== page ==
The Unclear Fate of Nuclear Power

Two years after the accident at Japan’s Fukushima Daiichi, can the nuclear renaissance regain its momentum?

What will happen to nuclear energy in the 21st century? (© Paul Souders / Corbis)

When one of the earth’s great tectonic plates thrust under another off the east coast of Japan in March 2011, it generated a violent earthquake and set off a tsunami with waves that reached heights of 20 feet or more. This devastating combination left tens of thousands of people dead and set off a nuclear crisis when seawater flooded the site of the Fukushima Daiichi Nuclear Power Plant , cutting power and disabling backup safety equipment.

Crews were unable to keep the reactors cool, which led to fuel melting, hydrogen explosions and the release of radioactive material. More than nine months passed before authorities announced the reactors had been brought to a stable state of cold shutdown. Safety concerns also led to the shutdown of nearly all of Japan’s other nuclear plants.

The Fukushima event—the worst nuclear accident since Chernobyl in 1986—has cast a shadow over atomic energy and the industry's burgeoning hopes for a "nuclear renaissance." More than two years later, Japan has restarted only two of the nation's 54 reactors, and dangers persist at Fukushima as workers struggle to contain radioactive wastewater leaks. Germany and Switzerland have decided to phase out nuclear power, and many other nations are reassessing their nuclear ambitions. In June 2011, Italian voters rejected their country’s nuclear program in a referendum.

Yet for an increasingly energy-hungry world, nuclear remains a tantalizingly reliable, carbon-free power source, and an attractive way to diversify energy supplies and move away from sources including coal that contributes to climate change. "We need a renaissance of some technology that can take the place of coal," says Per Peterson, a professor of nuclear engineering at the University of California, Berkeley. Both coal and nuclear plants are costly to build but able to provide reliable power around the clock with relatively low fuel costs. "It's difficult to see how you could possibly displace coal if you don't include nuclear," Peterson says. 

Globally, the future of nuclear lies increasingly in China and India. "The nuclear renaissance is currently underway but primarily outside the United States," says Dan Lipman, executive director of strategic supplier programs for the Nuclear Energy Institute, an industry group. Seven of the 66 plants now under construction worldwide are in India. And China linked its 17th nuclear reactor to the power grid in February.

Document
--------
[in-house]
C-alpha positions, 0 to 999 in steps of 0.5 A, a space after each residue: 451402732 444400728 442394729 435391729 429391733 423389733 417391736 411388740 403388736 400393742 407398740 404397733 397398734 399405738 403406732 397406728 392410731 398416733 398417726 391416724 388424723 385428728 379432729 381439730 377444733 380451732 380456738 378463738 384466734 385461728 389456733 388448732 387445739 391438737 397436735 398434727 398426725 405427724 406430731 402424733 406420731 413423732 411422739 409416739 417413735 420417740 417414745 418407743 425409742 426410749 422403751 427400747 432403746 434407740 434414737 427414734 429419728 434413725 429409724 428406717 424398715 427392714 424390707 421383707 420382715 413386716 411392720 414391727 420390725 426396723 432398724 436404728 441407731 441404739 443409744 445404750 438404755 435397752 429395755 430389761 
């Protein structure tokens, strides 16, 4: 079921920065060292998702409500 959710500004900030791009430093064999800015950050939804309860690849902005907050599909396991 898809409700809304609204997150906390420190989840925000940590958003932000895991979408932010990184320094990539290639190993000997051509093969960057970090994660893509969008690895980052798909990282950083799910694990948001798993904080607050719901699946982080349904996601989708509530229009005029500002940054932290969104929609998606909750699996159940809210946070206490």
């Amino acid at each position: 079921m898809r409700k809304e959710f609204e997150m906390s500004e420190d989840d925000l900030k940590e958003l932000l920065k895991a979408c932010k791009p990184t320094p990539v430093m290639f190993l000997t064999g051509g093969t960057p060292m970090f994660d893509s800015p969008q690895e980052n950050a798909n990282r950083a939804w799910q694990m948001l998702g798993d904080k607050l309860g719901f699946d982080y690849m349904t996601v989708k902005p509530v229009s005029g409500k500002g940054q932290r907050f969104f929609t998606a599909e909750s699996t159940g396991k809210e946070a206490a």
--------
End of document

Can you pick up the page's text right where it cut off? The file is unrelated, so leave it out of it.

The story is more mixed in the United States, though the country leads the world in nuclear electricity output. Until recently, 104 reactors in 31 states provided about 19 percent of the nation's electricity. The U.S. Energy Information Administration anticipates new reactors will add about 5.5 gigawatts—comparable to nearly three Hoover Dams—of nuclear capacity by 2025. This spring, construction of two new reactors began for the first time in 30 years.

But low natural gas prices have taken a bite out of revenues for plant owners. The fleet dropped to 102 reactors this spring due to plant closures, the most recent example being Wisconsin’s Kewaunee nuclear station, which saw its profits eaten away by the natural gas glut.  The shutdown has fueled predictions that more closures may be on the way as older nuclear plants struggle to compete. Duke Energy dropped plans for two new reactors in North Carolina and officially retired its Crystal River reactor—offline for two years—in Florida after decades of operation, having opted for shutdown rather than repair. EIA forecasts see natural gas and renewables taking up larger slices of a growing U.S. energy pie, depending on prices and subsidies. 

The 1979 nuclear accident at Three Mile Island in central Pennsylvania, like Fukushima, came at a similar time of nuclear growth. By the time of the Chernobyl disaster, though, that growth had begun to slow. It stagnated not only because of heightened safety concerns but also due to a drop in fossil fuel prices in combination with the long delays, ballooning budgets and high financing charges that were the hallmarks of new-plant construction in the 1980s and '90s. Then, as now, the economics of nuclear ­­­proved daunting. 

Interest in nuclear eventually rekindled. From around 2005, Lipman says, a confluence of factors fired up construction. Economic growth boosted electricity demand, and historically volatile natural gas prices were on an upswing. The Energy Policy Act of 2005 provided loan guarantees and other incentives for new nuclear plants, and residential electricity demand in southeastern states—particularly Florida—"was growing like gangbusters," he says. Plus, for a moment, it seemed possible that climate regulation might make coal power more costly.

The timing was perfect. "A younger generation [had] forgotten about or had not lived through Three Mile Island and Chernobyl," says Edwin Lyman, a senior scientist in the Global Security Program at the Union of Concerned Scientists in Washington, D.C.


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